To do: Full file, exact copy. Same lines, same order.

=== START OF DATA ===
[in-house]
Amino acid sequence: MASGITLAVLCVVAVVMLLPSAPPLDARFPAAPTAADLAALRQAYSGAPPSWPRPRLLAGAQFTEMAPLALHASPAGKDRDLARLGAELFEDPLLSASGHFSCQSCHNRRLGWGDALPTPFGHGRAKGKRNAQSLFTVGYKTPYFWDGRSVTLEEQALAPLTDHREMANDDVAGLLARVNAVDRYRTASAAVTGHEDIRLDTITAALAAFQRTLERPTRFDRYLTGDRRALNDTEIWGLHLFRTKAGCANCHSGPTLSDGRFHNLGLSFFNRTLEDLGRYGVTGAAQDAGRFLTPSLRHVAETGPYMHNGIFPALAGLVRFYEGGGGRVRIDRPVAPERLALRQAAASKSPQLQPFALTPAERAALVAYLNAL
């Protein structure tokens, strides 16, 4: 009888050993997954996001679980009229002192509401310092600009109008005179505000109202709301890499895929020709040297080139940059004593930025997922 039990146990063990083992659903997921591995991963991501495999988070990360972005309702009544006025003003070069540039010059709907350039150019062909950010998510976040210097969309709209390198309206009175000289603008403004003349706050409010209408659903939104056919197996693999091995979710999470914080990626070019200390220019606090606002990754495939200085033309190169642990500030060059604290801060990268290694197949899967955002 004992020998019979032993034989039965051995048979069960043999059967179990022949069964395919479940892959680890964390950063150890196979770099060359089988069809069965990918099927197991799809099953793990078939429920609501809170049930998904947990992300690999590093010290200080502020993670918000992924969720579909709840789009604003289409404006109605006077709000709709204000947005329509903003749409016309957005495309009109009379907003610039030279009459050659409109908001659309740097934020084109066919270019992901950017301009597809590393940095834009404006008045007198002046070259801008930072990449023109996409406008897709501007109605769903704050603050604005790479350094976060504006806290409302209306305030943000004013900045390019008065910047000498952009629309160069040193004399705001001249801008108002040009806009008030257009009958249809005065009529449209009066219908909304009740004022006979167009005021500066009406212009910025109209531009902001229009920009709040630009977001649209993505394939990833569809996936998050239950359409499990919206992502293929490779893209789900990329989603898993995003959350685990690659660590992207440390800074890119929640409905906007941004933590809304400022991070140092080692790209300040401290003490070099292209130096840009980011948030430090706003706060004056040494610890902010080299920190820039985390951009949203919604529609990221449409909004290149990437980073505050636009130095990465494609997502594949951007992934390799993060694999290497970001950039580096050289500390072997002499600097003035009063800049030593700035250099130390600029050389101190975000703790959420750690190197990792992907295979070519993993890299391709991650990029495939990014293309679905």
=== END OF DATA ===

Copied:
[in-house]
Amino acid sequence: MASGITLAVLCVVAVVMLLPSAPPLDARFPAAPTAADLAALRQAYSGAPPSWPRPRLLAGAQFTEMAPLALHASPAGKDRDLARLGAELFEDPLLSASGHFSCQSCHNRRLGWGDALPTPFGHGRAKGKRNAQSLFTVGYKTPYFWDGRSVTLEEQALAPLTDHREMANDDVAGLLARVNAVDRYRTASAAVTGHEDIRLDTITAALAAFQRTLERPTRFDRYLTGDRRALNDTEIWGLHLFRTKAGCANCHSGPTLSDGRFHNLGLSFFNRTLEDLGRYGVTGAAQDAGRFLTPSLRHVAETGPYMHNGIFPALAGLVRFYEGGGGRVRIDRPVAPERLALRQAAASKSPQLQPFALTPAERAALVAYLNAL
């Protein structure tokens, strides 16, 4: 009888050993997954996001679980009229002192509401310092600009109008005179505000109202709301890499895929020709040297080139940059004593930025997922 039990146990063990083992659903997921591995991963991501495999988070990360972005309702009544006025003003070069540039010059709907350039150019062909950010998510976040210097969309709209390198309206009175000289603008403004003349706050409010209408659903939104056919197996693999091995979710999470914080990626070019200390220019606090606002990754495939200085033309190169642990500030060059604290801060990268290694197949899967955002 004992020998019979032993034989039965051995048979069960043999059967179990022949069964395919479940892959680890964390950063150890196979770099060359089988069809069965990918099927197991799809099953793990078939429920609501809170049930998904947990992300690999590093010290200080502020993670918000992924969720579909709840789009604003289409404006109605006077709000709709204000947005329509903003749409016309957005495309009109009379907003610039030279009459050659409109908001659309740097934020084109066919270019992901950017301009597809590393940095834009404006008045007198002046070259801008930072990449023109996409406008897709501007109605769903704050603050604005790479350094976060504006806290409302209306305030943000004013900045390019008065910047000498952009629309160069040193004399705001001249801008108002040009806009008030257009009958249809005065009529449209009066219908909304009740004022006979167009005021500066009406212009910025109209531009902001229009920009709040630009977001649209993505394939990833569809996936998050239950359409499990919206992502293929490779893209789900990329989603898993995003959350685990690659660590992207440390800074890119929640409905906007941004933590809304400022991070140092080692790209300040401290003490070099292209130096840009980011948030430090706003706060004056040494610890902010080299920190820039985390951009949203919604529609990221449409909004290149990437980073505050636009130095990465494609997502594949951007992934390799993060694999290497970001950039580096050289500390072997002499600097003035009063800049030593700035250099130390600029050389101190975000703790959420750690190197990792992907295979070519993993890299391709991650990029495939990014293309679905």